See and be Seen

When he walked into the routine procedure room I didn’t expect his first words to be, “What do you do?” In fact, this aloof question – asked without even looking at me – caught me so off guard that I failed to respond for more than a comfortable minute. When I finally did speak, all I could do was answer with a somewhat sarcastic, “What do I do?” Then before I could offer any other type of response, I fell victim to the anesthesia beginning to flow through my veins. Later in the recovery room, I was treated with overwhelming kindness by the nurses – they saw me with one even bringing me a heating pad for my aching back. As for the doctor, unfortunately he did not see me. I may never know why but the interaction had left me feeling empty and I had vowed not to let anyone feel that way after being with me.

There are moments in life when we experience the unexpected. The other morning, a lovely woman in our new condo complex greeted me by name (I think I met her maybe once before) and reminded me that she lived on the 3rd floor should I need anything. This friendly greeting changed my whole morning which had started out a bit rough due to a difficult pain night. It took just ONE kindly neighbor to change my bad mood. She saw me…looked me in the eye and called me by name. It was a difference maker moment.

Recently, I attended Mass at a local prison and had another one of those unexpected moments. It was a day where I was filled with worry over my son’s health – he had contracted COVID as a college freshman and was really run down from the virus due to his asthma. Before Mass began, one of the incarcerated women greeted me with a smile and complemented my nail polish color. (It was a new color that one of my daughter’s had picked out for me.) We then got into an interesting conversation and she shared moving stories about her own baby son. I was so touched by her kindness – in the midst of her own pain and present life suffering- that it made me turn away from my own concerns and offer my prayers for her quick release and reunion with her son. In this case, I think we had seen each other. We were simply two moms worried about ours sons, sharing comfort in our mutual love for them.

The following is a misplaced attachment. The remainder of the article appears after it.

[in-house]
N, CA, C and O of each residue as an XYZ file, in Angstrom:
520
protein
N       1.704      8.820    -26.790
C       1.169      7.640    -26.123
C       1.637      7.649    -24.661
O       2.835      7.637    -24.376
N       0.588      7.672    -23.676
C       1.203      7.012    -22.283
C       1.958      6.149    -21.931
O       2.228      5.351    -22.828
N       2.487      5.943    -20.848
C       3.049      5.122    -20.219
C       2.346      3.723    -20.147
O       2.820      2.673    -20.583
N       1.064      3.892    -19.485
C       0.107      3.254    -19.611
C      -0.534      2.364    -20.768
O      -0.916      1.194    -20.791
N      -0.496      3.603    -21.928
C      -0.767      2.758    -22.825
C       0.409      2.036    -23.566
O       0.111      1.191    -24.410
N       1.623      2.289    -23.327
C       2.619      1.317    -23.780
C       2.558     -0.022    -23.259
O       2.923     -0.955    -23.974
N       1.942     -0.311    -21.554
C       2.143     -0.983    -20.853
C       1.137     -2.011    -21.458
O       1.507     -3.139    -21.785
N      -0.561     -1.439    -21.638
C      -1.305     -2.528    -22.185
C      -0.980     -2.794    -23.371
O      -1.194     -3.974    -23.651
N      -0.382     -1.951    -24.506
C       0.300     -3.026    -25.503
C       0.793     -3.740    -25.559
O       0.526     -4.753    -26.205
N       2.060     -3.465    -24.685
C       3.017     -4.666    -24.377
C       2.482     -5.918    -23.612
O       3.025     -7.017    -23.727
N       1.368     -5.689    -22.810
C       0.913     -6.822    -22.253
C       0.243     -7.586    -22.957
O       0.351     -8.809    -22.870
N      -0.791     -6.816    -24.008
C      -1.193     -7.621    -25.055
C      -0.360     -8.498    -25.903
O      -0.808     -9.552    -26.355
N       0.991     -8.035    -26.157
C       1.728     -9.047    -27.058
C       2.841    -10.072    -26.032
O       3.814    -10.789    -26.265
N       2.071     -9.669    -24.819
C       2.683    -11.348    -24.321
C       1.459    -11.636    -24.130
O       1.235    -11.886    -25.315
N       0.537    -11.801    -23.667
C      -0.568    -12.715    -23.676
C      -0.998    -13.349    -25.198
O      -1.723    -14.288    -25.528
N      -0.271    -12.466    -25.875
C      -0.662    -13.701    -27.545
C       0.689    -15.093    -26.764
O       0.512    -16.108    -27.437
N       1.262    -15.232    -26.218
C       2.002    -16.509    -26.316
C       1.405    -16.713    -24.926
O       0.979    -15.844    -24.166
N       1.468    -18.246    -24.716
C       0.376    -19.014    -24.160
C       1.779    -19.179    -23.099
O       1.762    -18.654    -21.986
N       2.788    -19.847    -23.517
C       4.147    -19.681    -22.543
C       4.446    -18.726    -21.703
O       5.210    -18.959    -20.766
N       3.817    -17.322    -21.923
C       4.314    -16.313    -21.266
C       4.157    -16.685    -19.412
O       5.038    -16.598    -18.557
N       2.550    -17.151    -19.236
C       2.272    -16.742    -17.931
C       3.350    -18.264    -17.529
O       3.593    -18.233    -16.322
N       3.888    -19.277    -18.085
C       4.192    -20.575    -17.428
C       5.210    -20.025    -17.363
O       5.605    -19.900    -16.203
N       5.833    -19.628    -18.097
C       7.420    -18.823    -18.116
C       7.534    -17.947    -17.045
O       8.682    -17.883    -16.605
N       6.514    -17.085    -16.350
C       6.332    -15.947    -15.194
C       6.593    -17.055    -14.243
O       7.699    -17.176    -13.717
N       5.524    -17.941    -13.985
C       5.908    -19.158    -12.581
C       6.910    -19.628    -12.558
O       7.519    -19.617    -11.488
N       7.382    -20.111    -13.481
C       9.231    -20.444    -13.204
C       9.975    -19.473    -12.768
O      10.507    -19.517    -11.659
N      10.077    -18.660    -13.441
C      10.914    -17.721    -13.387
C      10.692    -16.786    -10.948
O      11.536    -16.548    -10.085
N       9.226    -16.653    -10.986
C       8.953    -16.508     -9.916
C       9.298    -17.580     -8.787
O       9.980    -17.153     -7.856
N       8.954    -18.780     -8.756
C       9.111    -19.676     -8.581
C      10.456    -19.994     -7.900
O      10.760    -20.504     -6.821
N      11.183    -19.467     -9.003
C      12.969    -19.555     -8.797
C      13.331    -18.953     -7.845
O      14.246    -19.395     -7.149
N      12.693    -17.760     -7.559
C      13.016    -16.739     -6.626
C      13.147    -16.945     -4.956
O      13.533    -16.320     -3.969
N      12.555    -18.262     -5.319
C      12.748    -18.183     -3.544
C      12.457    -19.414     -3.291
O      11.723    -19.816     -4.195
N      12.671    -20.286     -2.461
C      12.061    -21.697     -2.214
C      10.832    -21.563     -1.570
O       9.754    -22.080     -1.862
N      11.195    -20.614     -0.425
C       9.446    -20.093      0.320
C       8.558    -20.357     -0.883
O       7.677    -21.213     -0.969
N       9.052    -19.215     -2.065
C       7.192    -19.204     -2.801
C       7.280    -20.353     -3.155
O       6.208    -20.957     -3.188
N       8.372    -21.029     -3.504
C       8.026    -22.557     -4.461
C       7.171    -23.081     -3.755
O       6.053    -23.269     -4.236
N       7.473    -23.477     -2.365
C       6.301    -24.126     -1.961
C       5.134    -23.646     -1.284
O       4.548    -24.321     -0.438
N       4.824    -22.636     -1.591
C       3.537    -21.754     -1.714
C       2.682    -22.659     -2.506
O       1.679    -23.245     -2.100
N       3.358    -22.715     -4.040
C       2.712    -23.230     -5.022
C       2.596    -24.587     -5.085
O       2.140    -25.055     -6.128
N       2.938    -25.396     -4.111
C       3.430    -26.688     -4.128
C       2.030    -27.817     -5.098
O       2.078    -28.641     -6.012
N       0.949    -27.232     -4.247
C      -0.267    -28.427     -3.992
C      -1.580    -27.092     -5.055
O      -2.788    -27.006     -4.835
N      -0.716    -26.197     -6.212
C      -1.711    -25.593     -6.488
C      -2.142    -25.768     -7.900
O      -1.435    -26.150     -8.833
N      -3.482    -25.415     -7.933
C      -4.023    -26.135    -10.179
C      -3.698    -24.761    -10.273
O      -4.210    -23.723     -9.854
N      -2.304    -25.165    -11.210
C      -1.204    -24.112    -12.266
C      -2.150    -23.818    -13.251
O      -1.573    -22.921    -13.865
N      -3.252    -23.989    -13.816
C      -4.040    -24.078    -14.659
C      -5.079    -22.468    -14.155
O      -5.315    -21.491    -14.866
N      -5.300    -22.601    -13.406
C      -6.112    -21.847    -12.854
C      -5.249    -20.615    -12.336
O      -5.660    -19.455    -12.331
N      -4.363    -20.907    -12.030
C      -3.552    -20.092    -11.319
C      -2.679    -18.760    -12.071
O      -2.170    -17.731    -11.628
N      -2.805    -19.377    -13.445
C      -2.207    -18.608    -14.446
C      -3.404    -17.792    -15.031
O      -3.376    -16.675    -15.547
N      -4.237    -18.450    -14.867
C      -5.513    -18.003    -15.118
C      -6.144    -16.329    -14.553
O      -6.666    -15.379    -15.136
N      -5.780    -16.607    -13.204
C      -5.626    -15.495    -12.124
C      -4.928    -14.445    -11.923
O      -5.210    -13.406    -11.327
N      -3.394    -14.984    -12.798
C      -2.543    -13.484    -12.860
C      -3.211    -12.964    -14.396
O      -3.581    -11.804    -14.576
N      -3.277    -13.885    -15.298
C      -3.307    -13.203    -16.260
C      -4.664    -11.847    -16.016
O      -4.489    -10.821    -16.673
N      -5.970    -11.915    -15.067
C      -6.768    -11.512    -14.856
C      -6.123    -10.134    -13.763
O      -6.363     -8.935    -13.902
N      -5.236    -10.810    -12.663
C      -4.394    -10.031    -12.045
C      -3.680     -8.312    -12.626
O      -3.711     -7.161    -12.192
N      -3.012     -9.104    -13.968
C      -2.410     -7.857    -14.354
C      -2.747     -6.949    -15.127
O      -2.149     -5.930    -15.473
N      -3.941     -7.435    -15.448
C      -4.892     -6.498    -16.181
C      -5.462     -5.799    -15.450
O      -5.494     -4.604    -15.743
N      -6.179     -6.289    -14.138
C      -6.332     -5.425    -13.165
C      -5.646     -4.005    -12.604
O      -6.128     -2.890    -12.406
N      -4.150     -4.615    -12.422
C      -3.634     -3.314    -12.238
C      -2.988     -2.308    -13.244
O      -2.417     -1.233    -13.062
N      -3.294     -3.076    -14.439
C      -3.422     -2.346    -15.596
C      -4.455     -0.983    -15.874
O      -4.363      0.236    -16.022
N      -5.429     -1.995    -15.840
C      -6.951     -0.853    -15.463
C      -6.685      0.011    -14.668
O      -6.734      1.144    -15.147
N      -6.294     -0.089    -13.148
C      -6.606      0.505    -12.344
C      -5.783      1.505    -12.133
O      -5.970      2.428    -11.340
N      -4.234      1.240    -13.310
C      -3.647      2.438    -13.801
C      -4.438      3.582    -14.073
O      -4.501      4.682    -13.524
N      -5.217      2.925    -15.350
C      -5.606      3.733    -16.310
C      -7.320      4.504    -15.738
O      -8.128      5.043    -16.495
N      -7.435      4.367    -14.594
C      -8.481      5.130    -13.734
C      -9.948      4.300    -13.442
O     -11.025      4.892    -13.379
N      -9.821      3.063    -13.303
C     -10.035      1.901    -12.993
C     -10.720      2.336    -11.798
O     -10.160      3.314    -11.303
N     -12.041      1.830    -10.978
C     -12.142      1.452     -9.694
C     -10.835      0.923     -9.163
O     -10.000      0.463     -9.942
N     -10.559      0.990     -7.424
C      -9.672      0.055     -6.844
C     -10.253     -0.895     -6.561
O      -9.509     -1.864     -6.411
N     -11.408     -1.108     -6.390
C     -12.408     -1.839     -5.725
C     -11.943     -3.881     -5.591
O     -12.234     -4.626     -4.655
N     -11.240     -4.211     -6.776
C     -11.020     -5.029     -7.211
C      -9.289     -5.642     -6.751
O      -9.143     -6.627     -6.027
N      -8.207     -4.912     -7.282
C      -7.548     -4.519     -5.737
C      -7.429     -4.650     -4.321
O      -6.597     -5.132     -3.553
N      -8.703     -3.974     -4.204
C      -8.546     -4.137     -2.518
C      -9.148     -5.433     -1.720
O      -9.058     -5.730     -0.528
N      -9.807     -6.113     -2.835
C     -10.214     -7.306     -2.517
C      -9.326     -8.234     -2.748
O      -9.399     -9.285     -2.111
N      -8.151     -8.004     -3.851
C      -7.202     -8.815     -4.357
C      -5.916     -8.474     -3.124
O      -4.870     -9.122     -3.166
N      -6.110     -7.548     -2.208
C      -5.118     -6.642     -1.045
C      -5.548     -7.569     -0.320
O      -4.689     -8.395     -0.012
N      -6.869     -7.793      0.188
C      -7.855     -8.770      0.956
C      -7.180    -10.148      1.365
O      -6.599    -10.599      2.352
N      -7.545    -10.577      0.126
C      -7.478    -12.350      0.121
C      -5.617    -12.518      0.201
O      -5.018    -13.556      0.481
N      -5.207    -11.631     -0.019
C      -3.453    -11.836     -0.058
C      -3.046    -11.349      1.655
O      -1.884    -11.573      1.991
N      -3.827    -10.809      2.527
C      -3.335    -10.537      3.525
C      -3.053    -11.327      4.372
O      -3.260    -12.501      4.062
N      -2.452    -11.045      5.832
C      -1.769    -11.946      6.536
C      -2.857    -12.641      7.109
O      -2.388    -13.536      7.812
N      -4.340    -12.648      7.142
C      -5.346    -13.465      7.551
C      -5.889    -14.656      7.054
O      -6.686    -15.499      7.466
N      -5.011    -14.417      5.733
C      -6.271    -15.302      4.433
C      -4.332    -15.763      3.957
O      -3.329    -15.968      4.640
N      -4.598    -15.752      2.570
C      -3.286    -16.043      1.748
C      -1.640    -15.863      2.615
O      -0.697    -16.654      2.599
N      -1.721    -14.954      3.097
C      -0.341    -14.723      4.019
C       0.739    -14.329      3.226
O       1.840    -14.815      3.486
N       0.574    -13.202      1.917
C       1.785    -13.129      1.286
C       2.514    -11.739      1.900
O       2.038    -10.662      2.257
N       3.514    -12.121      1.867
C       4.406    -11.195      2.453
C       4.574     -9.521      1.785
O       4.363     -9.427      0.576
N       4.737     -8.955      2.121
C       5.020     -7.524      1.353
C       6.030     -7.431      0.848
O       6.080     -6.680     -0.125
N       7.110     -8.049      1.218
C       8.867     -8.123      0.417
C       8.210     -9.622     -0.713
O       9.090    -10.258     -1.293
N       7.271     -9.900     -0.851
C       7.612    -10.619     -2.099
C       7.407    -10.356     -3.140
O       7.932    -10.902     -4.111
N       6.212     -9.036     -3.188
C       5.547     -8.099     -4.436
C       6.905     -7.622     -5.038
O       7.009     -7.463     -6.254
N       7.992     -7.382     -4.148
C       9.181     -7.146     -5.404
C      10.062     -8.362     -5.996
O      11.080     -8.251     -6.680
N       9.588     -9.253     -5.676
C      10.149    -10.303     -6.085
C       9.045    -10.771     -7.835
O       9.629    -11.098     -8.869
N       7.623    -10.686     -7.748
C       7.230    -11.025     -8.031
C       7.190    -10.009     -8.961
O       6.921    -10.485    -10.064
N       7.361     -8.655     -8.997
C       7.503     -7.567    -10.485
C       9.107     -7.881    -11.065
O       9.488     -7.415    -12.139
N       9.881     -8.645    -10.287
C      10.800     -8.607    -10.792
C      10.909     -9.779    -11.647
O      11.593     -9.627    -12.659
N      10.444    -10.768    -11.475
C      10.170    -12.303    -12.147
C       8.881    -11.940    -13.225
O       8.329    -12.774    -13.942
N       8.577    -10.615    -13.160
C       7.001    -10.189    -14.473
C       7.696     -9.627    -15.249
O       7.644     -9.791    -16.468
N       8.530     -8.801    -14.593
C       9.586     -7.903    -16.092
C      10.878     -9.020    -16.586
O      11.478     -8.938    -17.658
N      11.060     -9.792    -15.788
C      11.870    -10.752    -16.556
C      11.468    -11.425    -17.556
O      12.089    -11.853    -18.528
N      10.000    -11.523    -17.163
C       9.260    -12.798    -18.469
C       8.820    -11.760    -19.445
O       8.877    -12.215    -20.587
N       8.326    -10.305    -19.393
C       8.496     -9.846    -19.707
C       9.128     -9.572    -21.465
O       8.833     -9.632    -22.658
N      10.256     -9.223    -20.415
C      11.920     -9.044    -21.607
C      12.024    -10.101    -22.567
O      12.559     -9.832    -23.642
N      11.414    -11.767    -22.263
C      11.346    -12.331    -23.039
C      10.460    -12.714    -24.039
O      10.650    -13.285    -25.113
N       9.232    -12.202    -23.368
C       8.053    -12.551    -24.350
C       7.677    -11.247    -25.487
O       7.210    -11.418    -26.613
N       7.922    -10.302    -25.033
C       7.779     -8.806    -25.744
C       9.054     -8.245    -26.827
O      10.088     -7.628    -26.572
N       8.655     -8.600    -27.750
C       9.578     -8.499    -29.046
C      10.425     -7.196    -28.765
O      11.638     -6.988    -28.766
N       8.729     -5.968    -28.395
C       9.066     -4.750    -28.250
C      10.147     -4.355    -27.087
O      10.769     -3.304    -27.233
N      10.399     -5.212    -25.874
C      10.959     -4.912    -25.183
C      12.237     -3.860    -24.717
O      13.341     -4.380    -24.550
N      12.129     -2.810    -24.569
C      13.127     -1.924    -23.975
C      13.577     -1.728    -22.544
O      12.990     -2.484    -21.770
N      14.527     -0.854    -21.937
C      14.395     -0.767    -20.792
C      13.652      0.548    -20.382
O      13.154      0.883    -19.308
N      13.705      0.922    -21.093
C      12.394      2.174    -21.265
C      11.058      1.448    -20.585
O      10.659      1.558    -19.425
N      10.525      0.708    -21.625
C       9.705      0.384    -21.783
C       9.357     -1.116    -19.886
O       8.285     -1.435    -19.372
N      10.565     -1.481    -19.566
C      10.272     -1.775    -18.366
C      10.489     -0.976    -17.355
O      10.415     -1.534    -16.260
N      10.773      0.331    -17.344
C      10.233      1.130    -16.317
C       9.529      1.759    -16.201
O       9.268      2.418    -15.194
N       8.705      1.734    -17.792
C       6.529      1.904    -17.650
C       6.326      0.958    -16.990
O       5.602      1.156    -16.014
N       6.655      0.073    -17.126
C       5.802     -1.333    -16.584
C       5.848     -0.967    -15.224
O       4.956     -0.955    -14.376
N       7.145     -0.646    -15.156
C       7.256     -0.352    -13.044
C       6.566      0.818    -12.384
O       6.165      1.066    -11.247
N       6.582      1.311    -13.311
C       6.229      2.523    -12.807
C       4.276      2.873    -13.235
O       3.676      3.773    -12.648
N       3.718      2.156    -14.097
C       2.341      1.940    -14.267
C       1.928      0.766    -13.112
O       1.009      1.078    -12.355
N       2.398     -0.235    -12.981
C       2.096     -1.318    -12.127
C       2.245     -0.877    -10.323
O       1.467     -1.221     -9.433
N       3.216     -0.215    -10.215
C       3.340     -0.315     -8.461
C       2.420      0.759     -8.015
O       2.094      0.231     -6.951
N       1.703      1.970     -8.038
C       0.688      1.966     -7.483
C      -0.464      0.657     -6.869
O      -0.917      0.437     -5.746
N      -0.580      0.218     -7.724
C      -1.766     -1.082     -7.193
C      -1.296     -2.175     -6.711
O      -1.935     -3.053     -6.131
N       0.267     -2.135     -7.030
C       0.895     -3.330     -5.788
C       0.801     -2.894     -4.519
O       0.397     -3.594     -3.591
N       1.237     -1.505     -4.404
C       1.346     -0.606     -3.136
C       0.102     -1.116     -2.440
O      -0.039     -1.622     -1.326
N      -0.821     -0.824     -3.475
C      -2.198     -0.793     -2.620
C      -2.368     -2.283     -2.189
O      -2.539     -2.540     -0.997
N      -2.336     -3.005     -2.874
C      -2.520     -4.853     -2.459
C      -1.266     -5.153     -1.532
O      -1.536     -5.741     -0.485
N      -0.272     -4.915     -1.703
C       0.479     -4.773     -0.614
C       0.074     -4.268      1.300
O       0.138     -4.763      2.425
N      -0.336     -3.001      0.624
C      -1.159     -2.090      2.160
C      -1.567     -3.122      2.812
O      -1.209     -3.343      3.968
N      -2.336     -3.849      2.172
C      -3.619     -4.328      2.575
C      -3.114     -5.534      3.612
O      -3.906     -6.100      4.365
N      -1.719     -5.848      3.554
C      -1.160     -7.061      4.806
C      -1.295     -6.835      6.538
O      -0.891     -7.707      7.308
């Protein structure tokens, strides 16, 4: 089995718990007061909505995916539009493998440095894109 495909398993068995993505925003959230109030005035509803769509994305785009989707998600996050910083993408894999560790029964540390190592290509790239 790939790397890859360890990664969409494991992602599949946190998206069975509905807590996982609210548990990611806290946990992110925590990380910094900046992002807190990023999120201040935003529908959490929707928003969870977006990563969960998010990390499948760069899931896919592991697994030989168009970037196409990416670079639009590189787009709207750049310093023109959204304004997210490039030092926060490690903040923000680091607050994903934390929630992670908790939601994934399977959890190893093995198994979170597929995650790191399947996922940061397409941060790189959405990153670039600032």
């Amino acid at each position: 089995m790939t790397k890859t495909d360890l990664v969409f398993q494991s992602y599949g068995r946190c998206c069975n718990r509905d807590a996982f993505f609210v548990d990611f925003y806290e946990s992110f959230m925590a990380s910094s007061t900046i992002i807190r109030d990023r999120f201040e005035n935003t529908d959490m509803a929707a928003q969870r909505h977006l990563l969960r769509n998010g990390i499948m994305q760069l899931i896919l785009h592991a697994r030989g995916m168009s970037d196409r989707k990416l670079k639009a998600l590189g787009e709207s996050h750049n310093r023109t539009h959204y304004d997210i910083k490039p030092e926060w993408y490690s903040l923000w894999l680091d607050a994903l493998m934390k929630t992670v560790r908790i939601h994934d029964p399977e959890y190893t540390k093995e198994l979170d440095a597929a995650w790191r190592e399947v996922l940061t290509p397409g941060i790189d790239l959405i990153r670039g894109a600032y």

Being seen is a gift, but seeing others can be an even greater gift we give to ourselves. My husband and I attended Sunday Mass at another parish this week so we could watch our niece play college field hockey. Since it was not our parish, we didn’t know what to expect – we seem to have stumbled into the children’s Mass. We sat behind a young couple – barely 30’s – who had a small boy and infant baby girl. I watched them tag team with the crying baby without using words. One would get up and go out with her while the other stayed with their son and prayed. They did this seamlessly and without frustration. Toward the end of Mass I felt a prompting to compliment their faith and willingness to attend Mass despite the age of their children but thought better of it, “Mind your own business.” I said to myself. Then without even knowing what I was doing it, my hand tapped the Dad on the back and I said, “You and your wife are doing a great job. Our youngest just left for college and it is beautiful to see young families at Mass.” He thanked me and apologized for the chaos and crying baby to which I said, “None of us mind, we are just glad you are here, that is what matters most.” He seemed to sigh heavily and utter a final “thank you.” He was seen, and it felt good!

September is the anniversary of my much loved Mom going home to God. After 6 years, it has not gotten easier to live without her. But my comfort is trying to live like her. Mom always saw people! We chose a quote from St. Mother Teresa for the back side of her grave which beautifully sums up her life, “Let no one ever come to you without leaving better and happier. Be the living expression of God’s kindness: kindness in your face, kindness in your eyes, kindness in your smile.” Mom’s example has propelled me forward each day to try and live in love and truly see people in their joys and sufferings.

It takes effort to really see people – we need to look up, get off our phones, and gaze into the eyes of our family, neighbors and friends. Sometimes it doesn’t happen – like in the case of the doctor at my procedure. In situations like this we should still respond in love because we don’t know what that person is going through. We are all called to respond and act in a way that makes others lives better, as Mother Teresa said. When we do, the world shines just a bit brighter as I experienced through the kindness of strangers this past week.

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6 responses to “See and be Seen”

  1. Hi Jen – Hope you are well.
    I loved this post…..
    To see and be seen,
    To hear and be heard.
    Two great gifts.
    Two great opportunities to be touched in our lives and to touch the lives of others…
    And two great opportunities to feel God’s love and to pass it along.

    God Bless You, Jen!
    Dianne

    Liked by 1 person

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